The COVID-19 pandemic has created an unpredictable business environment where even the most established companies are shifting their focus from growth to survival. For start-ups, the challenges are even more significant.
Thousands of start-ups enter the corporate race every year. However, only a little over half actually survive to their fourth year, and the startup failure rate at four years is approximately 44 percent. These are daunting numbers even in a normal economy.
Now consider an economic downturn. Investments dry up as venture capitalists become risk-averse and seek more reliable investments. Most start-ups work with slim cash margins so a slow sales cycle can create a major cash flow crisis. Also, start-ups thrive in an environment of close in-person collaboration. However, in these times of social distancing, that’s not an option.
Navigating an economic downturn is a daunting task for organizations in the early stages of development. However, it can also be taken up as an opportunity to innovate and implement new ideas that will help organizations come out stronger in the long run.
Here are five strategies that can help start-ups weather this economic downturn.
1. Cut costs
Start-ups track expenses carefully in a regular economy but during a downturn, it is important to actively cut costs. Eliminate low performing projects, trim employee perks, and carefully consider whether you need a brick-and-mortar location. Enable effective remote work conditions for your team or consider getting a coworking space to save on rent and utilities.
Even small budget cuts make a difference so eliminate overheads such as underutilized software licenses, free office lunches, and take careful stock of your inventory. If it’s not completely essential to the business, delay or don’t buy. Conversely, negotiate with suppliers on better deals and prices for essentials items.
2. Go digital
Optimize operations by going digital wherever possible. As an example, you can improve employee productivity and cut costs by automating the management of your software and hardware assets via a cloud-based IT asset management software. Get real-time information on the location of your IT assets, and ensure that the equipment is in top-shape with automated servicing and maintenance alerts.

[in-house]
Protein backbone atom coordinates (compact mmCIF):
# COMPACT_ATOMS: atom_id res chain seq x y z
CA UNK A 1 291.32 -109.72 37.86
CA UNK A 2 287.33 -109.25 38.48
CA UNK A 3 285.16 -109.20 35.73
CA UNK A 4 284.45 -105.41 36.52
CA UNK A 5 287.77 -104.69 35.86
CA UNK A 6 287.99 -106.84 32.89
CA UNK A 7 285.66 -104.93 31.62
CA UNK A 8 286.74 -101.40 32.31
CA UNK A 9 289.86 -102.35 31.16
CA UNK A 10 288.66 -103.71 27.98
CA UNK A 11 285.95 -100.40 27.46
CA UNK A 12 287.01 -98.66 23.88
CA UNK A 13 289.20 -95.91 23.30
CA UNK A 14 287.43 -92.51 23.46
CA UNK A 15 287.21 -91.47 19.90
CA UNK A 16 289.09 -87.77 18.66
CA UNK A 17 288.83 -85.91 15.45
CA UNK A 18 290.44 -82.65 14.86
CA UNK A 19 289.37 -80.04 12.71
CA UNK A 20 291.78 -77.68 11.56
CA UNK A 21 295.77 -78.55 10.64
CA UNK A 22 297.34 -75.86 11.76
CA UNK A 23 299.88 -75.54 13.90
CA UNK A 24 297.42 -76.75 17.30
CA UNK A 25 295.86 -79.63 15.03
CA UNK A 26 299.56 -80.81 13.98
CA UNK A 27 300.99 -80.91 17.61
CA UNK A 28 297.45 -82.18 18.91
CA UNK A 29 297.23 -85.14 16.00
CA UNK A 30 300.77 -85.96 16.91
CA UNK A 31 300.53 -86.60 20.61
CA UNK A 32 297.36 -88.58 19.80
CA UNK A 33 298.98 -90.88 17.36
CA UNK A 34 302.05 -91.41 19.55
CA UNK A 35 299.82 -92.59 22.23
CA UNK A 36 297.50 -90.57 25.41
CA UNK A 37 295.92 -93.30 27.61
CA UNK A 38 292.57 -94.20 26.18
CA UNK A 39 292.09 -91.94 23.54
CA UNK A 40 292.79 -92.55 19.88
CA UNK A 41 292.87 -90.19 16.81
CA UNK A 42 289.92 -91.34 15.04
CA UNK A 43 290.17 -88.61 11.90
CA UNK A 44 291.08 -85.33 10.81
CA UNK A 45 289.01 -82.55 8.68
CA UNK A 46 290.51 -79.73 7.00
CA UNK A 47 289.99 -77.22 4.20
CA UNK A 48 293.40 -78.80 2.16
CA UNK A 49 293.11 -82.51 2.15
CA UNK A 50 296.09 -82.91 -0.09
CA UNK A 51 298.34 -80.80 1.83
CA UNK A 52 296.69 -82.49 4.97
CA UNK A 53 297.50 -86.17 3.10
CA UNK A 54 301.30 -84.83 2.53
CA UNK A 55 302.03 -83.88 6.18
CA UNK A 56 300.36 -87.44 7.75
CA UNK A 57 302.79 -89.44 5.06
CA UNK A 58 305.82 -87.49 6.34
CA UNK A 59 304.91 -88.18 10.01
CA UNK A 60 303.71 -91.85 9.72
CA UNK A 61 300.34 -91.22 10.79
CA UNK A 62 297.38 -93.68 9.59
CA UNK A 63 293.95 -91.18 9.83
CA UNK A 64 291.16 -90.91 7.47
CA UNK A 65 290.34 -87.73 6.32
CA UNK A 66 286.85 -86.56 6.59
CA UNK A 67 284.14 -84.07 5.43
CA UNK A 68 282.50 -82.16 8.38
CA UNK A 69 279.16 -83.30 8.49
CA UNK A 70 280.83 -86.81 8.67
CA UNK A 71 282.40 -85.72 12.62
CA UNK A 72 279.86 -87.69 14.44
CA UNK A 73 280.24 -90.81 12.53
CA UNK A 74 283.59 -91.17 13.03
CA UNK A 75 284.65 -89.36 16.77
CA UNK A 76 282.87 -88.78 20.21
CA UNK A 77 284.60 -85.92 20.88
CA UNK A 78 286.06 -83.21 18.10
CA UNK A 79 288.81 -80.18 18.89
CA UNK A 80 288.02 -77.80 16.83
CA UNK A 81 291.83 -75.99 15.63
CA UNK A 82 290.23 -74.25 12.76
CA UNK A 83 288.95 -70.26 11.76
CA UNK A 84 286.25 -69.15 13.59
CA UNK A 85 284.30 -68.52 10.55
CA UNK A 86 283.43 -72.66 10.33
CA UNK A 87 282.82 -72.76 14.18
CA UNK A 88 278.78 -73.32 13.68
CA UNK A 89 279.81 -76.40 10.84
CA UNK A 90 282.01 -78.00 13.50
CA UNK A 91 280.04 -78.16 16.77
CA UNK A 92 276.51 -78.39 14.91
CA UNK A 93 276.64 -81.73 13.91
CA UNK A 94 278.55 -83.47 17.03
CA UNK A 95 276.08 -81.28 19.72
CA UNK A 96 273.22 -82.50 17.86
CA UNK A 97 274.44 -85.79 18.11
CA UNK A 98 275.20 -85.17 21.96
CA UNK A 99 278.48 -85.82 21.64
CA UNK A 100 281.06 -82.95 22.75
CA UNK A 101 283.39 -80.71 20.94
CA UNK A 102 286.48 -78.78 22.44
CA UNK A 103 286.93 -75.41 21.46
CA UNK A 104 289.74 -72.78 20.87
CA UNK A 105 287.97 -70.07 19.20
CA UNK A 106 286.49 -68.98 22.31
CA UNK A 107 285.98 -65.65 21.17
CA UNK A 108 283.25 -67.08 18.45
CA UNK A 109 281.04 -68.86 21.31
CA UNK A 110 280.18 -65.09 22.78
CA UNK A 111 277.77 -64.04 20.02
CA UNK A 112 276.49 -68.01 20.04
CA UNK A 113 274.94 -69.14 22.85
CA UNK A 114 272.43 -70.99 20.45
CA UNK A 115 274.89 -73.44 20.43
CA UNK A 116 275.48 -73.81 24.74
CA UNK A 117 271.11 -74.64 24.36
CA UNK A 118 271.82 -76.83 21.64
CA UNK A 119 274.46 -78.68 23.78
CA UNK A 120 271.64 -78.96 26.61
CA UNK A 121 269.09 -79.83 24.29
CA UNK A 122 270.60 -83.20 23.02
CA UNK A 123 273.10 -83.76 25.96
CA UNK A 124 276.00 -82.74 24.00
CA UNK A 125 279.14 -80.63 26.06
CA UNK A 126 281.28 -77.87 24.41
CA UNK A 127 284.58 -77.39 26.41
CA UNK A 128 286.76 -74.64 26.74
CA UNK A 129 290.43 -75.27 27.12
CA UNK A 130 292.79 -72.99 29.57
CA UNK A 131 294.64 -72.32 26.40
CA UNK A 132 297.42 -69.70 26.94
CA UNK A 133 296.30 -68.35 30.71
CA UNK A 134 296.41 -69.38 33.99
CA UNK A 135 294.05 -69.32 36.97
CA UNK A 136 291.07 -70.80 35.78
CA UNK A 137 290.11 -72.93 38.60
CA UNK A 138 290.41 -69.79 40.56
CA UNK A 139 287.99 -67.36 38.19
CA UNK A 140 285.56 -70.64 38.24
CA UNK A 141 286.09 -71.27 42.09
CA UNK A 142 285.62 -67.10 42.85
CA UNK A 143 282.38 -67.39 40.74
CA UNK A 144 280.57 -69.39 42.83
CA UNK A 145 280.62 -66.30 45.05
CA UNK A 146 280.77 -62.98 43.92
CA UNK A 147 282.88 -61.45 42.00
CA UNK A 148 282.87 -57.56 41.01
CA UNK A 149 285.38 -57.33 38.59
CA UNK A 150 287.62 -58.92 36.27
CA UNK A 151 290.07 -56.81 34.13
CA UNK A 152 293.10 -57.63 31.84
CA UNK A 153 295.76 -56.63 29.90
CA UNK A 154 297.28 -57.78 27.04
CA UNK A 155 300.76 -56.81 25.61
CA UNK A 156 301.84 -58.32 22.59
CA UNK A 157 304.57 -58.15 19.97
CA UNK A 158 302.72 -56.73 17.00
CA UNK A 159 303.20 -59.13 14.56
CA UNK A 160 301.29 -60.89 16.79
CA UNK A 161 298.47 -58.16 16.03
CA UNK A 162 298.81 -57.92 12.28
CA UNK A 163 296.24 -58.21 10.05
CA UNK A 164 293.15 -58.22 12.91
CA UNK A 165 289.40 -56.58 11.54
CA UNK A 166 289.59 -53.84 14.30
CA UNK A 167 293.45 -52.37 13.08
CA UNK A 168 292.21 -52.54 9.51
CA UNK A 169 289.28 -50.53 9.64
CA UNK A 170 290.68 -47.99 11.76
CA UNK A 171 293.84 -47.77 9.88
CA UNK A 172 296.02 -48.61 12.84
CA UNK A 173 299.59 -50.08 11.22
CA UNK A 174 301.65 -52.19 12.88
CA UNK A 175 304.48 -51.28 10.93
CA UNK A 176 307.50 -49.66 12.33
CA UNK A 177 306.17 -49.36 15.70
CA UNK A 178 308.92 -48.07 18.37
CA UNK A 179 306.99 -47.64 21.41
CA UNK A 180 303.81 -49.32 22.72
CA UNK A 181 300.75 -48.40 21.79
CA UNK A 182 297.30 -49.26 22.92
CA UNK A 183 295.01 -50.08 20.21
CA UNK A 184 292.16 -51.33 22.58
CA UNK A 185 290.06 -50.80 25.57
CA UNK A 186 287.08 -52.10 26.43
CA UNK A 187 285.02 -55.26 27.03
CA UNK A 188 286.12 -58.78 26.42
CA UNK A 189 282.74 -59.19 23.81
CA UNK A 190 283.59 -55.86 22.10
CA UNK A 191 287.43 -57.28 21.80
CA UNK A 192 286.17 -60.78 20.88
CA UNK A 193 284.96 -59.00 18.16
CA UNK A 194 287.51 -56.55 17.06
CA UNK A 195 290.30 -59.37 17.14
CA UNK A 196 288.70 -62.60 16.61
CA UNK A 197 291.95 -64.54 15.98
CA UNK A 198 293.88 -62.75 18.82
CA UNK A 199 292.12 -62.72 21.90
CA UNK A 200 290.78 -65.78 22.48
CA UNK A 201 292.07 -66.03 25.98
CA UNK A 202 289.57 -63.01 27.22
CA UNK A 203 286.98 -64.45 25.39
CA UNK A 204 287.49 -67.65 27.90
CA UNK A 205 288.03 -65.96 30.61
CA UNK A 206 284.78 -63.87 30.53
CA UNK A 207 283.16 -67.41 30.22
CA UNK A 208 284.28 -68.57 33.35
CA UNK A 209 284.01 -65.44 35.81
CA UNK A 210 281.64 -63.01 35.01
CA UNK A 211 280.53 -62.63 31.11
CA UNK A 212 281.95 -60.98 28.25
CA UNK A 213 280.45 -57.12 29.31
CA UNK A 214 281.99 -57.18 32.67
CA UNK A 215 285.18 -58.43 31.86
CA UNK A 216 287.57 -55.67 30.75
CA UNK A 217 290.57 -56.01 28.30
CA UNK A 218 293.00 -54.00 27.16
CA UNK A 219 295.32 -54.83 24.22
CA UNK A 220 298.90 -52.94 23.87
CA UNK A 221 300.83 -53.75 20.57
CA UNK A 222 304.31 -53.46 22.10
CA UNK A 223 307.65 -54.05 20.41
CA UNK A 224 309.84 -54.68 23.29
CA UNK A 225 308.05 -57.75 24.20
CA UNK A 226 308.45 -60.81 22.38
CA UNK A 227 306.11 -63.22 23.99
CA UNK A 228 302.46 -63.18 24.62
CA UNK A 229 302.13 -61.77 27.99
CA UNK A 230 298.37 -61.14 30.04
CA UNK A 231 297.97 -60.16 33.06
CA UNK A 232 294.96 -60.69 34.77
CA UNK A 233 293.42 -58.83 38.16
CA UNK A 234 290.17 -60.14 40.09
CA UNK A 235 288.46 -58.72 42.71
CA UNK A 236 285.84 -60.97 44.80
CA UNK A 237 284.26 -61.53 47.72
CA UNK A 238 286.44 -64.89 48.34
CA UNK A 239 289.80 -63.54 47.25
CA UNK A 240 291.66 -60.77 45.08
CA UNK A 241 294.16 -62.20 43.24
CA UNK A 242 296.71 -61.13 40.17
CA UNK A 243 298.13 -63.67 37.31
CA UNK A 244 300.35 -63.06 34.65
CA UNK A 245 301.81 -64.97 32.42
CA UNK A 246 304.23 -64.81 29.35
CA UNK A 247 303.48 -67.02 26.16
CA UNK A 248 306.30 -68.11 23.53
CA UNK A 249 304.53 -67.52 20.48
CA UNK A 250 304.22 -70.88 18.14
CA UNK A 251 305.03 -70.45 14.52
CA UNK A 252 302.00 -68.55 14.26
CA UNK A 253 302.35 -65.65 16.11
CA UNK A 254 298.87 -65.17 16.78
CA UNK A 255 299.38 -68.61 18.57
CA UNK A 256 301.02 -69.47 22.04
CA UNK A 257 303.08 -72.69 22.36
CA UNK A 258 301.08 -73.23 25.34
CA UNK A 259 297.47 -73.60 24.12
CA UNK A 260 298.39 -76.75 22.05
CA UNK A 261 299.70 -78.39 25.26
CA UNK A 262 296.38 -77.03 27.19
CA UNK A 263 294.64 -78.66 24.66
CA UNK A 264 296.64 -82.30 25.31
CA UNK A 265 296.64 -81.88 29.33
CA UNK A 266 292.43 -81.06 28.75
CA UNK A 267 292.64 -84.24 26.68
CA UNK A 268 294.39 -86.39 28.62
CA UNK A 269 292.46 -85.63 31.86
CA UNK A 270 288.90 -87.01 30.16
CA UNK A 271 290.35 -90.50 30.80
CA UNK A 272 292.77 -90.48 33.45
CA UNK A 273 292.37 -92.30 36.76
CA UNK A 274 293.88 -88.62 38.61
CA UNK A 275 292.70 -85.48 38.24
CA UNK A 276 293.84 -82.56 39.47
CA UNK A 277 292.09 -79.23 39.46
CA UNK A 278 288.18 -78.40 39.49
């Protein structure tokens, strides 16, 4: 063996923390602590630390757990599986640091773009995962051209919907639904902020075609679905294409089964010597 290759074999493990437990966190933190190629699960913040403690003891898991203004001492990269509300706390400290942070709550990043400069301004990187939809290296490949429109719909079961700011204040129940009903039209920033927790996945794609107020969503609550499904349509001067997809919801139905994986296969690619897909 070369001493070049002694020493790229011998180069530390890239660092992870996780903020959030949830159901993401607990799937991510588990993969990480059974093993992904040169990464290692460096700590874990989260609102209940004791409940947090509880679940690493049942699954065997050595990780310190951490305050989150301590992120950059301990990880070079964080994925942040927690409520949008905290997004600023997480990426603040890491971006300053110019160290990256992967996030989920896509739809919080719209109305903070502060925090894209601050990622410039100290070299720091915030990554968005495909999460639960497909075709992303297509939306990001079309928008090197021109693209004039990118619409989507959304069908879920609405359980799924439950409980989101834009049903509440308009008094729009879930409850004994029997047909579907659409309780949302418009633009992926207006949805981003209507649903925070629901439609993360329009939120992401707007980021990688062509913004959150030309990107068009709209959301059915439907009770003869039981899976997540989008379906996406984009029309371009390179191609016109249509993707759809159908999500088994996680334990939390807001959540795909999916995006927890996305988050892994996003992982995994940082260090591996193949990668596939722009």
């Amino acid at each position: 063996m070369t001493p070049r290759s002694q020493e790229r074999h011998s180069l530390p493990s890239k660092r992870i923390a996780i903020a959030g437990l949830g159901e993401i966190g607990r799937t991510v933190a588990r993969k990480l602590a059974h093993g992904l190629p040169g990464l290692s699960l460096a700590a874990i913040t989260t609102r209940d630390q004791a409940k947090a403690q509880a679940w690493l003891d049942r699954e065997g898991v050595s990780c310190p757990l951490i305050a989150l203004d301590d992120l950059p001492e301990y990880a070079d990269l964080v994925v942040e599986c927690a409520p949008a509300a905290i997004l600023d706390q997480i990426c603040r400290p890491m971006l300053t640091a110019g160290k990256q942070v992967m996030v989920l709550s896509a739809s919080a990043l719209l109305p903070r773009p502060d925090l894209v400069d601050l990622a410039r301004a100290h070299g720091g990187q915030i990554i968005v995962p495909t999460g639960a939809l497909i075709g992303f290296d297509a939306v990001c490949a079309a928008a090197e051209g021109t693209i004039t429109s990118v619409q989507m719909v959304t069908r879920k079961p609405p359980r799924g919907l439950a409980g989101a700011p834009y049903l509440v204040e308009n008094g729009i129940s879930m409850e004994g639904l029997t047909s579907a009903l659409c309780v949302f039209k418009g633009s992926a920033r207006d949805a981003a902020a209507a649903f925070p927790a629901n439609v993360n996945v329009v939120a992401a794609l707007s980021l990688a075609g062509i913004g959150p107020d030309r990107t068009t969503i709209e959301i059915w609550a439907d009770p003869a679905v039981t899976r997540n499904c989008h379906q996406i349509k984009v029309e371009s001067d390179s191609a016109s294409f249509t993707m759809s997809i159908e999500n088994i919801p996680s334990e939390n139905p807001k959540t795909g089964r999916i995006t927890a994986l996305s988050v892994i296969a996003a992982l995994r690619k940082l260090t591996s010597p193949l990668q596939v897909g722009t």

Automating this function also enables employees to easily collaborate both on-premise or remotely while you receive real-time updates.
3. Hire freelancers
Start-ups thrive on highly motivated teams and downturn or not, you should not skimp on quality talent. If you cannot afford to hire full-time employees, consider freelancers, contractors, or part-time workers.
As the economy slows down, there is typically a large pool of talent to choose from due to lay-offs and cut-backs on hiring. You save money by paying them a fixed price or an hourly rate without the added cost of benefits such as healthcare, sick leaves, holidays, and other perks.
4. Don’t be afraid to pivot
An agile company is not afraid to pivot with a changing market. Consider multiple businesses that changed course from what they originally planned to do and found success with a different plan. For example, YouTube was originally a sort of video-based dating service, and Yelp was not always the go-to source for reviews — it started as an automated system to ask friends for direct recommendations.
An economic downturn changes consumer budgets and priorities which is why it is important to consider the new market reality and pivot your business accordingly. This could mean adding more products to your portfolio, changing your product, offering a discount on pricing, or targeting a whole new demographic. A downturn may require an overhaul of your plan but it could be the path to long-term survival and success.
5. Use government stimulus offers
Finally, it is important to avail financial assistance offered via government loans or stimulus packages. For example, the US Small Business Administration (SBA) offers a Paycheck Protection Program to eligible businesses. This loan is designed to provide a direct incentive for businesses to keep their employees on the payroll.
Likewise, the SBA’s Economic Injury Disaster Loan (EIDL) is designed to provide economic relief to businesses that are currently experiencing a temporary loss of revenue. EIDL proceeds can be used to cover a wide array of working capital and normal operating expenses, such as continuation to health care benefits, rent, utilities, and fixed debt payments. If you’re not familiar with this, there is an EIDL guide on the Zenefits website that can clear some doubts and answer your questions.
About the author
Rabia Mughal works as a Communications Manager at AssetSonar, a leading cloud based IT asset management solution. An experienced marketing communications professional, she is interested in the impact of digital transformation on modern business operations.